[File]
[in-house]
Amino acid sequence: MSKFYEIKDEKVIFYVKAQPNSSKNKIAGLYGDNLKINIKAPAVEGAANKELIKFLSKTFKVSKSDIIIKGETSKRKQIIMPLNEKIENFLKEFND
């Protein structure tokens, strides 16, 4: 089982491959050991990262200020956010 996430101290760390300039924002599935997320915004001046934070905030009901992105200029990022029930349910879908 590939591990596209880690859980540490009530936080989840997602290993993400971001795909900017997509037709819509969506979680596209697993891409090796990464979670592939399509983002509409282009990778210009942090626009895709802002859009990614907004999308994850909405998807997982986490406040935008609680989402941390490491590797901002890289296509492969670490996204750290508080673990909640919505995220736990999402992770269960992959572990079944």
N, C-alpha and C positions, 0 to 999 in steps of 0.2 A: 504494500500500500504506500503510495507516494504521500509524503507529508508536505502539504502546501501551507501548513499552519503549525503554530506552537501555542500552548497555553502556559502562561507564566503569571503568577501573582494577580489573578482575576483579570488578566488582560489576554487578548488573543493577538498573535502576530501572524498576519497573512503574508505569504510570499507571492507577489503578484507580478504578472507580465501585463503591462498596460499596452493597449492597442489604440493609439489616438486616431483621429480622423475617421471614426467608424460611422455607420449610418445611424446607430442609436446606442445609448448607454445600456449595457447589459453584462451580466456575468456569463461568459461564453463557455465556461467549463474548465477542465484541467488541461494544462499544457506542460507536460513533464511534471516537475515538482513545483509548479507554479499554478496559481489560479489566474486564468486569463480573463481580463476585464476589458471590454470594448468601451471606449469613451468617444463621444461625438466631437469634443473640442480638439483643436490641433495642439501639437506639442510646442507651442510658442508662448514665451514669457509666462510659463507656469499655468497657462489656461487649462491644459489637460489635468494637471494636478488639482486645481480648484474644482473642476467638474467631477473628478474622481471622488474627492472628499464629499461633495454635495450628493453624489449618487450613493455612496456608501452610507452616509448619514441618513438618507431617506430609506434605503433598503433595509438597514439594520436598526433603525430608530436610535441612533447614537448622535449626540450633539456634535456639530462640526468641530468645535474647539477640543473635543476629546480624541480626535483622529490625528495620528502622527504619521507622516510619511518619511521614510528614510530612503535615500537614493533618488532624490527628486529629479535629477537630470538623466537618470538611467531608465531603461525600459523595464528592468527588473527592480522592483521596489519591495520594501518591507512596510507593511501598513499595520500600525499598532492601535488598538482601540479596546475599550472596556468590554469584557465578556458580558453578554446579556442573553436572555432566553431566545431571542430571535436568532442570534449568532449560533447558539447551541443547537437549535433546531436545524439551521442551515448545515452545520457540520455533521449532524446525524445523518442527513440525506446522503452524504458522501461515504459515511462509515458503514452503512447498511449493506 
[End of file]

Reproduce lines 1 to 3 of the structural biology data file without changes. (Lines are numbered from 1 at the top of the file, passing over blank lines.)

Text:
[in-house]
Amino acid sequence: MSKFYEIKDEKVIFYVKAQPNSSKNKIAGLYGDNLKINIKAPAVEGAANKELIKFLSKTFKVSKSDIIIKGETSKRKQIIMPLNEKIENFLKEFND
């Protein structure tokens, strides 16, 4: 089982491959050991990262200020956010 996430101290760390300039924002599935997320915004001046934070905030009901992105200029990022029930349910879908 590939591990596209880690859980540490009530936080989840997602290993993400971001795909900017997509037709819509969506979680596209697993891409090796990464979670592939399509983002509409282009990778210009942090626009895709802002859009990614907004999308994850909405998807997982986490406040935008609680989402941390490491590797901002890289296509492969670490996204750290508080673990909640919505995220736990999402992770269960992959572990079944």